istockphoto have announced a restructuring of their royalties to take effect in January next year. There is quite a lot to digest, if you have not already read this post on their site then get a drink and take it all in.

In trying to think of something positive and objective to write, I'm struggling: It is very interesting that it looks like istock is no longer just a microstock site. I know this has become a cliche, but microstock has become, more than ever, 'mainstream'. Just like when Veer (re)launched their marketplace, from 2011 it looks like istock will be a significant seller of macrostock and microstock side by side. Prices are not confirmed, nor are exact details of the images but they will be selling the “agency collection” (Getty) along with a collection of crowd sourced images from their contributors (the current istockphoto collection).

I do hope for the sake of budget conscious buyers that a ‘sort by price’ feature is added, we can never go back to the days of a good sized image for $1, but increasingly over the years I’ve found buying from istock (noted thats only a handful of images per year) has become more and more tedious. My dollar now brings me a just about big enough web-res image after fishing through pages of results sprinkled like a minefield with images that cost $20 for XSmall. There are not many eCommerce sites that don’t allow you to sort by price, or filter out the highest priced collections if they are not in your price range.



I can’t think of anything pleasing to write about non-exclusives royalties dropping to an all time low of 15-20%. These sound like small percentage changes but represent 15% decrease in your income. Exclusives fare better when it comes to royalties but those who have been contributing for many years, it looks to me, will loose out in terms of not reaching a royalty rate that matches their currently canister level rate.


Dangled Carrots are now Moving Goalposts

Canisters have been a feature of istock for many years. There, presumably like every other website that offers such a tally of sales (or other metric) to motivate contributors into uploading more images. More sales will eventually bring you a higher royalty for those sales. This worked well for istock because most users upload images and don’t get past the first or second canister and istock can increase the number of sales needed to reach a canister level at any time. From 2011 Canisters no longer figure in your royalty level, your royalties will be based on the value of the images you sold in the previous year. From one point of view the changes now more fairly factor in value of the sales so you get closer to your next royally level if you sell lots of expensive images. But the motivation for hobbyists (even the serious ones) has now all gone, those that have been slowly working their way towards that next canister are left dead in the water at 15% if they don’t sell 2000 credits worth of images a year.


Community Voice

“Not happy Jan” seems to be what a lot of people think. Call me cynical or just pragmatic, but there is nothing I can do about it. It’s very hard to be sure if this will be a decrease in earnings for me as a non-exclusive, certainly it’s a decrease in royalty per sale. The commission structure was not exactly straight forward before, adding extra terms and complication to it has not helped – perhaps only to obfuscate what has happened.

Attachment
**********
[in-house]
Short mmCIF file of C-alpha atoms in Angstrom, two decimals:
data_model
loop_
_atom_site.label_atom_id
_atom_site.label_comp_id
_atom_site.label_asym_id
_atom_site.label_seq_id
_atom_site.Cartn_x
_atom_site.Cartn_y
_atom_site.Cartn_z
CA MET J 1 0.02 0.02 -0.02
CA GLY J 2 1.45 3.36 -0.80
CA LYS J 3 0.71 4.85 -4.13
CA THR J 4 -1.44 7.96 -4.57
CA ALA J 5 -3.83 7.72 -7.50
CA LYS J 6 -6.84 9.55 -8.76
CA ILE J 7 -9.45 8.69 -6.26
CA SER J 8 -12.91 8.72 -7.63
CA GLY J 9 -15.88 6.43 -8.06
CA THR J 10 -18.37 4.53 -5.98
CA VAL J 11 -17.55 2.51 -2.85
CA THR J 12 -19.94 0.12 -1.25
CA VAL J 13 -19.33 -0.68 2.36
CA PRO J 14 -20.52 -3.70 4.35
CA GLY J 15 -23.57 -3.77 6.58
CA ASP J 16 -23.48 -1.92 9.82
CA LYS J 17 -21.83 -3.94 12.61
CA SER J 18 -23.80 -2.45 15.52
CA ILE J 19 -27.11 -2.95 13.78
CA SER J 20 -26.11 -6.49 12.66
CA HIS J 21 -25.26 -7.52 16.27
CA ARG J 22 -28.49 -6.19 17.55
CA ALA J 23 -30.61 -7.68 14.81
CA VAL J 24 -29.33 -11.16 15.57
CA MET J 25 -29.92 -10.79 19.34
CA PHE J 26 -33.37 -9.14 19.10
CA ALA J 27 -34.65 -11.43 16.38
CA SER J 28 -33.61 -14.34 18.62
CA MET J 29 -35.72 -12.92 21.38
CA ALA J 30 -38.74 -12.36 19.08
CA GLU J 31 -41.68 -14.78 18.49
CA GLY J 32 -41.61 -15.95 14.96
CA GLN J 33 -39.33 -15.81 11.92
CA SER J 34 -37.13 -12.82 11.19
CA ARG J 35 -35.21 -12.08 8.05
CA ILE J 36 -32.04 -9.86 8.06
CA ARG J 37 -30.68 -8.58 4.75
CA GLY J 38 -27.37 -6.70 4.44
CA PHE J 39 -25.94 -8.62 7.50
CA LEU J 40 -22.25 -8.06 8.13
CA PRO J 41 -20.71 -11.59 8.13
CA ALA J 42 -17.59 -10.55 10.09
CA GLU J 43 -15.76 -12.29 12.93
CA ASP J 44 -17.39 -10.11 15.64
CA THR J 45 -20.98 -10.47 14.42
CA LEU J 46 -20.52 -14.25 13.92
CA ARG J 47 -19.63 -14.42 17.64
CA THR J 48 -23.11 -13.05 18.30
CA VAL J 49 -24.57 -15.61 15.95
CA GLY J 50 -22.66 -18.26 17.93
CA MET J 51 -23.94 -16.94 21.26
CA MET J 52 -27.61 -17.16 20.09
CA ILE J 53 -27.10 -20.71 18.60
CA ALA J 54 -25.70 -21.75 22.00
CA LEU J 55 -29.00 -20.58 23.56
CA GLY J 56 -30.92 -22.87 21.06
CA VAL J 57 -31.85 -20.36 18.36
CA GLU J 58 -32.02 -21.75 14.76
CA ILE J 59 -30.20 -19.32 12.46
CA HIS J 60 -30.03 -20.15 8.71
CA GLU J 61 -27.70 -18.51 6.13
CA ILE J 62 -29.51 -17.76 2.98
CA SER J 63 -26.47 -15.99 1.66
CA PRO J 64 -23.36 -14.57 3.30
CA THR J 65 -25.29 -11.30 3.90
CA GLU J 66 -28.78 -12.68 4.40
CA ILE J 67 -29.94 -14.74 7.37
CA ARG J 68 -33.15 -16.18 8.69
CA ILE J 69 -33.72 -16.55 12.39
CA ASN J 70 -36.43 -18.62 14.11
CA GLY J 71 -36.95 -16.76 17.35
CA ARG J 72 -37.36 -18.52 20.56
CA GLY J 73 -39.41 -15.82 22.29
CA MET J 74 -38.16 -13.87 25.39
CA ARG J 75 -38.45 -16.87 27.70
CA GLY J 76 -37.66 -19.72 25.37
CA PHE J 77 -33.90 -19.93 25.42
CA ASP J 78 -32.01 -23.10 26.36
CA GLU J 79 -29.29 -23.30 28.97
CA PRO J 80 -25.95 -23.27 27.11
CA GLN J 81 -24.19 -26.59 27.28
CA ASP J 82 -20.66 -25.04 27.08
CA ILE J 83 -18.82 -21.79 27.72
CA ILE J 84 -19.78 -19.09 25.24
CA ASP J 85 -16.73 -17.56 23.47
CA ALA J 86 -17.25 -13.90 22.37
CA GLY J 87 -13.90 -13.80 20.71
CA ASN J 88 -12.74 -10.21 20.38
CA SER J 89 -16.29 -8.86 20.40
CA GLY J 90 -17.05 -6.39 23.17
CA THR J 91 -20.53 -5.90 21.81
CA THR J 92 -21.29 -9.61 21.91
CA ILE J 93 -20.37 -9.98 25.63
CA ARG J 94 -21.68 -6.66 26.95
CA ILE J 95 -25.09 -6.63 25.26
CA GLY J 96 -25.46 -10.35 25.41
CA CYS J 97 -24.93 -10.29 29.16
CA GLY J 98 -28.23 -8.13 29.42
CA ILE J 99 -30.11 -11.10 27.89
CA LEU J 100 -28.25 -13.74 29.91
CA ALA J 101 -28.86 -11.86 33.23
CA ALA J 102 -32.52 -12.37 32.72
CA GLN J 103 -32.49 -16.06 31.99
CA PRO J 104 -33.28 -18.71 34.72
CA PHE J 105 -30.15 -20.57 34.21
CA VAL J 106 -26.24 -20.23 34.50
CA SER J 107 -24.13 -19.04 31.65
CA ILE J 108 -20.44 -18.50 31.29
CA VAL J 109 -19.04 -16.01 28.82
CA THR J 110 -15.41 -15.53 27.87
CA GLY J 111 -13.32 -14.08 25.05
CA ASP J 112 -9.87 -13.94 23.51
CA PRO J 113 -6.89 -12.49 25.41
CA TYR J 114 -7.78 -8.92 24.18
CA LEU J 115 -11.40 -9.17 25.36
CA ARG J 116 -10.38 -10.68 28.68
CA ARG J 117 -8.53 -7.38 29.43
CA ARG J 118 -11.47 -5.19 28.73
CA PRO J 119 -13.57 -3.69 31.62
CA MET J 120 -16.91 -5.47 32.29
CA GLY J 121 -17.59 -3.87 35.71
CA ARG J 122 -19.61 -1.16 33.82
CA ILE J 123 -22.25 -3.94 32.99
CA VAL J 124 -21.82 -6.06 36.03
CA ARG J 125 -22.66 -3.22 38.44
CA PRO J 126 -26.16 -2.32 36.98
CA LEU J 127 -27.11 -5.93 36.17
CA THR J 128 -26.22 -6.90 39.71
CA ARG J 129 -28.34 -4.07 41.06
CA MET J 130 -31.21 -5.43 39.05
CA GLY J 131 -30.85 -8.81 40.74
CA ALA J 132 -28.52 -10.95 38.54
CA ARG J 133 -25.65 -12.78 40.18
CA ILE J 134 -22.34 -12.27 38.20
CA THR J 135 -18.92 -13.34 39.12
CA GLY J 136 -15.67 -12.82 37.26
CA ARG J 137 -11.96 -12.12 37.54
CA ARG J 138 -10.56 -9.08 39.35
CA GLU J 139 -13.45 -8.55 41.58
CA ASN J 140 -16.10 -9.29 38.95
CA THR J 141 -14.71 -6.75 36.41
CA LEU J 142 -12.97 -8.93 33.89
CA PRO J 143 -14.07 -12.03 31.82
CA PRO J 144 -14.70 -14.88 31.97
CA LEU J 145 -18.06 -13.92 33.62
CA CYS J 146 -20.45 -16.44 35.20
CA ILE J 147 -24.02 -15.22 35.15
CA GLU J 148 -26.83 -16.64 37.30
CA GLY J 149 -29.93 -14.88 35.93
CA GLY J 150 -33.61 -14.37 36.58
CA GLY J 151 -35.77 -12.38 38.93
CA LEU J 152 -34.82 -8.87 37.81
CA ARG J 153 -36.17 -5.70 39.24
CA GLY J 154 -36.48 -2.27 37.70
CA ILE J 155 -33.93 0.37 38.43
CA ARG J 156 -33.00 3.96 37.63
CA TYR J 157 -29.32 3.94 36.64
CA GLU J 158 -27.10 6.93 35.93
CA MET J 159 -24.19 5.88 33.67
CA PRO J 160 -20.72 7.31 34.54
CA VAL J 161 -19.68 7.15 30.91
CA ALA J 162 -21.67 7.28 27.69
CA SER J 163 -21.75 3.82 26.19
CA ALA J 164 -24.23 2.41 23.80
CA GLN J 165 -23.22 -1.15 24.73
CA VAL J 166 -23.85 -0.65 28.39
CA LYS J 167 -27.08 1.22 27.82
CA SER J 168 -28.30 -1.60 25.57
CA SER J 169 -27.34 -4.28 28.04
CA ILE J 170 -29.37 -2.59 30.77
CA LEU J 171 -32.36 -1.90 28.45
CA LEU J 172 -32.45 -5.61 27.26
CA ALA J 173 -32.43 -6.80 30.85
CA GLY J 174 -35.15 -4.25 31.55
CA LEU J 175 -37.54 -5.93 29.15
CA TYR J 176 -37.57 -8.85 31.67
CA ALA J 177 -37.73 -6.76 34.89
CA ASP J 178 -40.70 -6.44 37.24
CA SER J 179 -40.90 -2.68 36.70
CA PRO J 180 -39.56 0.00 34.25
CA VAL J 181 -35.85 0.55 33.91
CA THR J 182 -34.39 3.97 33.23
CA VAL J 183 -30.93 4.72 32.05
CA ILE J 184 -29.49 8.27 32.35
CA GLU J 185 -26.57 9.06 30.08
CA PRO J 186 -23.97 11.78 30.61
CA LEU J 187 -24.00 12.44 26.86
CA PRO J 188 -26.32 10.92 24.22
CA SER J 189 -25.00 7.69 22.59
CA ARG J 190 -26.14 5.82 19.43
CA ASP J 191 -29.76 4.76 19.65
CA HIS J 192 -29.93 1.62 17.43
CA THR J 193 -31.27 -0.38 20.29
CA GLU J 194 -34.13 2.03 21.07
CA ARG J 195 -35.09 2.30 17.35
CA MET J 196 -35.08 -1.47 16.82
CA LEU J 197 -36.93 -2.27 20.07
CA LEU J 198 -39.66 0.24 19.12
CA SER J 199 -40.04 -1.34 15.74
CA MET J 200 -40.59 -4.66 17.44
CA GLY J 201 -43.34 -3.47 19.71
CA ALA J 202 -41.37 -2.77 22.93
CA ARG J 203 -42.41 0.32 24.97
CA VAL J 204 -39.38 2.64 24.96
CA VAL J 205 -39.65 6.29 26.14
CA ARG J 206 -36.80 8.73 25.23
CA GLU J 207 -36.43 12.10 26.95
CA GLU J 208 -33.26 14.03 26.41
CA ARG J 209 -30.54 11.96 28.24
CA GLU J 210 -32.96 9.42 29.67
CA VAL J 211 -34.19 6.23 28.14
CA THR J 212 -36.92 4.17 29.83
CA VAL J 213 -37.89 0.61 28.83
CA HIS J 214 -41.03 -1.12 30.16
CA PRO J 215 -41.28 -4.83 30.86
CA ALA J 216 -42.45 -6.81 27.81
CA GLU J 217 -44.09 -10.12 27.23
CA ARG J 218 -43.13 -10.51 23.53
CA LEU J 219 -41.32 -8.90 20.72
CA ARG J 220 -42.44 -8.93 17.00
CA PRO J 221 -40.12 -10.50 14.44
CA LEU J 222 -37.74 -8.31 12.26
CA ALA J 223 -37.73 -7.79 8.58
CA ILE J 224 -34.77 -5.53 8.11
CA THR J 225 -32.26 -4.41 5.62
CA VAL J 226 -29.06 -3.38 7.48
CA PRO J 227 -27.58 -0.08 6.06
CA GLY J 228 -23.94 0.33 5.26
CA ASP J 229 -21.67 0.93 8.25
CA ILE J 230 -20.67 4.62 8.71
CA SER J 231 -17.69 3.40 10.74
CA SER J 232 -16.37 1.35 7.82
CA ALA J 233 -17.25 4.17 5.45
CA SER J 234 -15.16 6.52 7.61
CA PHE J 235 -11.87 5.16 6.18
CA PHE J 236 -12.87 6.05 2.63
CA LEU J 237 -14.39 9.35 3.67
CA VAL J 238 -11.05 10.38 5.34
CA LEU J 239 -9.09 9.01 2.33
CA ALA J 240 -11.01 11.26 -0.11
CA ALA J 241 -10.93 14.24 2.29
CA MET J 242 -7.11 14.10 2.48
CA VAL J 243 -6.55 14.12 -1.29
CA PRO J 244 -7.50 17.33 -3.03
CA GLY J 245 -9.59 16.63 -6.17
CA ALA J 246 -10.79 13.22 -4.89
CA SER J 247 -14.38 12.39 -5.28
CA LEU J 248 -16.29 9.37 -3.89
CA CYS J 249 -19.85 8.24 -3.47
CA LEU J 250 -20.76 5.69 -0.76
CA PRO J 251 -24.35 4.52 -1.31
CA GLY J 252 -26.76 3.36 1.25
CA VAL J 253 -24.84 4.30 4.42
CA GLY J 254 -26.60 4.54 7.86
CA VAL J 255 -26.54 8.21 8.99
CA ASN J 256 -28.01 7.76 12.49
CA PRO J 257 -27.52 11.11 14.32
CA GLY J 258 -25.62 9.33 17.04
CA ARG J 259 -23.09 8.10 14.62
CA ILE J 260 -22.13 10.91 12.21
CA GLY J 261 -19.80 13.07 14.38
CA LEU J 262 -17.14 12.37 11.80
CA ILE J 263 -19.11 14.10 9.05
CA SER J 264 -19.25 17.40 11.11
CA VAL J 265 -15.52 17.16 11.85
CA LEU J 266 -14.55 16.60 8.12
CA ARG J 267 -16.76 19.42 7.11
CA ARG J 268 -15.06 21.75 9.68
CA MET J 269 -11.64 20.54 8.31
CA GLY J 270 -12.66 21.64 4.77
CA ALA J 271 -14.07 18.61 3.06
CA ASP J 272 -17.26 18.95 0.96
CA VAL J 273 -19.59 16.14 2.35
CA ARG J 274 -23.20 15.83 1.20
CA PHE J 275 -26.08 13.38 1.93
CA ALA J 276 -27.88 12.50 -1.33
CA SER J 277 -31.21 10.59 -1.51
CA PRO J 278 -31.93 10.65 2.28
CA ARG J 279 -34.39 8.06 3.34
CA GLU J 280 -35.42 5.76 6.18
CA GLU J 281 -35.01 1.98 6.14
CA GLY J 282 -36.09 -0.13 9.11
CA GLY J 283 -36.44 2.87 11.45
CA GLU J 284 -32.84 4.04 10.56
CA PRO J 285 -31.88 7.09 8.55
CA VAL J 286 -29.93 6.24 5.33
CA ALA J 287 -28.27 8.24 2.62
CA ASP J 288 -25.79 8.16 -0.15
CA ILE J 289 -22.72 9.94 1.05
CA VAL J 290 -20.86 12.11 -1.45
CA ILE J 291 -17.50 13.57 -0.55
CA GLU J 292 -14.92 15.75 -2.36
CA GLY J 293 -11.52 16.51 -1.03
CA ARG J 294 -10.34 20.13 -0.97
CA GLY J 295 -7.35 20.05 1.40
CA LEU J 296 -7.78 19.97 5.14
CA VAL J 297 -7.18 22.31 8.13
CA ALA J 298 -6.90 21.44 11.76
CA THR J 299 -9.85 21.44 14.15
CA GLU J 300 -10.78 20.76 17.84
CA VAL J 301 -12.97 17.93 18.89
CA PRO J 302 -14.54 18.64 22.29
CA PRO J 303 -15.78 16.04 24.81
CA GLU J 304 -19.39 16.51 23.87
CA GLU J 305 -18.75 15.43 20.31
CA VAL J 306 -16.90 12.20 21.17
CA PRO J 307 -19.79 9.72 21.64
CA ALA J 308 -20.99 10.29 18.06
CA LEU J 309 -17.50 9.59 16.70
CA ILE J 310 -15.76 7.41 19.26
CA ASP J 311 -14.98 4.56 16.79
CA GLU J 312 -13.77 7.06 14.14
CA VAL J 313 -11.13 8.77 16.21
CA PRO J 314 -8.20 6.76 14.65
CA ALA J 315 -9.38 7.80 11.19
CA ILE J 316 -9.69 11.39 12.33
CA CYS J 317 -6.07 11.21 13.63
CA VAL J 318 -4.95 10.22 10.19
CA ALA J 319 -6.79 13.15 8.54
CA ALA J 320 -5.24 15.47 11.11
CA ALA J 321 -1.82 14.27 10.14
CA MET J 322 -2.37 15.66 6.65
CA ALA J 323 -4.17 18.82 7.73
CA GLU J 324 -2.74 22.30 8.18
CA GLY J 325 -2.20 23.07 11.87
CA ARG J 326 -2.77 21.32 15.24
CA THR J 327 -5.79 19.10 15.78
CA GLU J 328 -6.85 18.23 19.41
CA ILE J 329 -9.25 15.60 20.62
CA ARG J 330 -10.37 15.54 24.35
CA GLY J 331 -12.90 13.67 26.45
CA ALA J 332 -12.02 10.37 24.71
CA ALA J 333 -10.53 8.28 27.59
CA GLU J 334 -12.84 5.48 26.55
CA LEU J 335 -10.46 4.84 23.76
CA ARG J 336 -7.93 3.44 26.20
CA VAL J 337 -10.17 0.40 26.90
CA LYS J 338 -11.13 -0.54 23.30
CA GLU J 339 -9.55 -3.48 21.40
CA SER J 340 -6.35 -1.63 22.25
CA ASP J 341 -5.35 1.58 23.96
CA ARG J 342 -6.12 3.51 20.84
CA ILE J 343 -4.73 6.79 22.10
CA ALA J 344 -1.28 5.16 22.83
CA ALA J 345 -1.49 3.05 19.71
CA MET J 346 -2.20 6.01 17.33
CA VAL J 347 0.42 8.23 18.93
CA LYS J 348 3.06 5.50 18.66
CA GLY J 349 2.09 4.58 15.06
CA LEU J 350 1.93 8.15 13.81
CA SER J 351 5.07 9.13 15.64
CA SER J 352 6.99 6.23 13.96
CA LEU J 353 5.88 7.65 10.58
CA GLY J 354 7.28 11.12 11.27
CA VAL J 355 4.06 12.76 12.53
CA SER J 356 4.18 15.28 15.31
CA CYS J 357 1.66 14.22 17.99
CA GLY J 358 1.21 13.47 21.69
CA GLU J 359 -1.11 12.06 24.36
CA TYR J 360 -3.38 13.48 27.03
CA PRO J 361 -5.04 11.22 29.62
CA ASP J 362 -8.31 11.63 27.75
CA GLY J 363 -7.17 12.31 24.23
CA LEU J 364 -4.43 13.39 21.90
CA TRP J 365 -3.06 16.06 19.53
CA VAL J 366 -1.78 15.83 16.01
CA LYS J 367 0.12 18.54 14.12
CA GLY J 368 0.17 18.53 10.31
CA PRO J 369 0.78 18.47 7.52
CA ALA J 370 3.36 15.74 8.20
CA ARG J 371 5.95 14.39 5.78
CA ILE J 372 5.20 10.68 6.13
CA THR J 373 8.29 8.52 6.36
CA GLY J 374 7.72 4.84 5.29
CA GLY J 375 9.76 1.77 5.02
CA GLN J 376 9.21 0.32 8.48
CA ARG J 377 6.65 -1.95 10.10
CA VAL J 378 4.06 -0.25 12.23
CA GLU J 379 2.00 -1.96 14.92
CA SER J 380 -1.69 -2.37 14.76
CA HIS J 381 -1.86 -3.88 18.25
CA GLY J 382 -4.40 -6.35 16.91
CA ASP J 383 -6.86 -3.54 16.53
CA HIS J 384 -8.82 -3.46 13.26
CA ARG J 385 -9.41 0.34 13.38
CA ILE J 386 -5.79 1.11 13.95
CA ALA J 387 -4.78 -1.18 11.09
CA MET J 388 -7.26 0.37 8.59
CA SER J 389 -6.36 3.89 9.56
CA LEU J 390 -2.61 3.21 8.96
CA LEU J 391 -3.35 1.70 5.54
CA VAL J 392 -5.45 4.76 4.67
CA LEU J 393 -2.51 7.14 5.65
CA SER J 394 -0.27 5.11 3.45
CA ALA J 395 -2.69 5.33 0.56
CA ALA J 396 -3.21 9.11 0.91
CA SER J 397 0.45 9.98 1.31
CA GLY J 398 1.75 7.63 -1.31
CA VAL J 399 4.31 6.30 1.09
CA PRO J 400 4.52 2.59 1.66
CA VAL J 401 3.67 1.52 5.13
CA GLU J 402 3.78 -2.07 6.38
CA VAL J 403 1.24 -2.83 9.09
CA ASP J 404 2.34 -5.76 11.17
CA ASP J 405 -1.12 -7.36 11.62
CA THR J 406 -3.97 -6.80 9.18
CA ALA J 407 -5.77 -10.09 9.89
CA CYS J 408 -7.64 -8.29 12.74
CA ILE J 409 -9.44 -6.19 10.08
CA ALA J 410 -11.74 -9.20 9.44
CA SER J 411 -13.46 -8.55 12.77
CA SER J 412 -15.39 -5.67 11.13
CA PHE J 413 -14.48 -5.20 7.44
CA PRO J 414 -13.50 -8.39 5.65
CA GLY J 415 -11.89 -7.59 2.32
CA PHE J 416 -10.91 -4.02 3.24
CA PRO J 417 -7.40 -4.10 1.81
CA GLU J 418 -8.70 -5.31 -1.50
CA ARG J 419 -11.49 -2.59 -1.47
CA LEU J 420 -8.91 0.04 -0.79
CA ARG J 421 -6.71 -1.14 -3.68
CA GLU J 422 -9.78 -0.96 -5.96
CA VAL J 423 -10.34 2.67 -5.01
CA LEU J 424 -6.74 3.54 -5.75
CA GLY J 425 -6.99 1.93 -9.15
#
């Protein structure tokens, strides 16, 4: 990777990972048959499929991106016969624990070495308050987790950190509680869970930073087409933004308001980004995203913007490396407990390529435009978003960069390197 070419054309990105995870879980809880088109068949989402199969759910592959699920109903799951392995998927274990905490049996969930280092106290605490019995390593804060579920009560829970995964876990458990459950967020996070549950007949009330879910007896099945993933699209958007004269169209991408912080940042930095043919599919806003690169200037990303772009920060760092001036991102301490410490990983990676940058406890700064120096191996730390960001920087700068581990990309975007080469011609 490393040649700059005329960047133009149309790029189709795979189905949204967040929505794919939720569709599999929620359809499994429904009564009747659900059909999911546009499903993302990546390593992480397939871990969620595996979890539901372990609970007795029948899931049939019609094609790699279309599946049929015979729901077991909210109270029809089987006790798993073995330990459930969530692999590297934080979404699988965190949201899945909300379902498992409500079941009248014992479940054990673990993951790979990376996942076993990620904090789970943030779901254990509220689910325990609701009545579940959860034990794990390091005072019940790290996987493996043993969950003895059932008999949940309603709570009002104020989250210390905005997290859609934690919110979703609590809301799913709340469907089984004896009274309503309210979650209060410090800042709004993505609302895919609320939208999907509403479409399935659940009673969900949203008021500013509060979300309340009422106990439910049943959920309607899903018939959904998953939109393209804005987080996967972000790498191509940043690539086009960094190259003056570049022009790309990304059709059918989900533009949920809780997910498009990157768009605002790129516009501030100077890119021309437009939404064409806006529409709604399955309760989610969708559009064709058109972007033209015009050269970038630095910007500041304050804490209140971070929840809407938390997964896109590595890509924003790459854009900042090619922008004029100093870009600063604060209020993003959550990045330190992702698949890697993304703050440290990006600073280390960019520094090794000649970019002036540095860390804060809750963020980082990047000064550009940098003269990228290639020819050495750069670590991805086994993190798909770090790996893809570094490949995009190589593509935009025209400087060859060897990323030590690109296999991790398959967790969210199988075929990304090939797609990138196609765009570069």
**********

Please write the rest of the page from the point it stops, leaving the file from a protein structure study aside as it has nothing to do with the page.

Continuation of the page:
Even if contributors leave in droves and istock cannibalize themselves, Getty will still be making a pretty penny while they do so. It’s not like there isn’t a track record of cannibalizing agencies. Perhaps istock will one day be included in the long list of agencies who’s home pages now point to or just resell their images. I've written before that in a few years I don’t think microstock will be ‘microstock’ and that we live in a short/medium term phase were stock images come from two separate streams, eventually that will only be one stream - perhaps with multiple facets.

Opinions on other microstock blogs:

An explanation of Redeemed Credits:

Entertaining post from Matt:

Funny if you know the industry well:

People I've never seen comment came out of the woodwork:

And finally, from the same MSG thread… a little smile to end with.



Steve Gibson's picture

some updates

Steve Gibson on Thu, 2010-09-09 07:25

an update from mystockphoto... the ribons are comming out.


MSG blog post from tyler


and according to sean

The agency collection may be on sale sooner than I wrote.


some response from istock

... the language on that thread!



SOFIEPUPPERS (not verified) on Thu, 2010-09-09 22:39
WE ARE NOT HELPLESS WE HAVE THE MEDIA!!!!!!!!!!!!!!!!!!!!!!!!!!!!!!!! PLEASE ALERT YOUR LOCAL MEDIA!!!!!!!!!!!!!!! EVERY VOICE COUNTS!!!!!!!!!!!!
R. Kneschke's picture

25% Decrease

R. Kneschke (not verified) on Sun, 2010-09-19 12:51
By the way: A drop from 20% to 15% is a 25% decrease! That's too low for me, I stopped uploading.
Steve Gibson's picture

did you drop that much?

Steve Gibson on Mon, 2010-09-20 00:23

did you drop from 20% or somewhere around 17% down to 15%? either way it's not good, it's just hard to work out a percentage you currently have... you get a lot bigger slice when you earned 30 cents for an image purchased with credits that cost less than a dollar compare credits that cost $1.52. At least istock swallow (or currently do) their bulk credit purchases discounts and don't pass them on to you, you always get that 30 cents for an XS no matter what the credits cost to purchase

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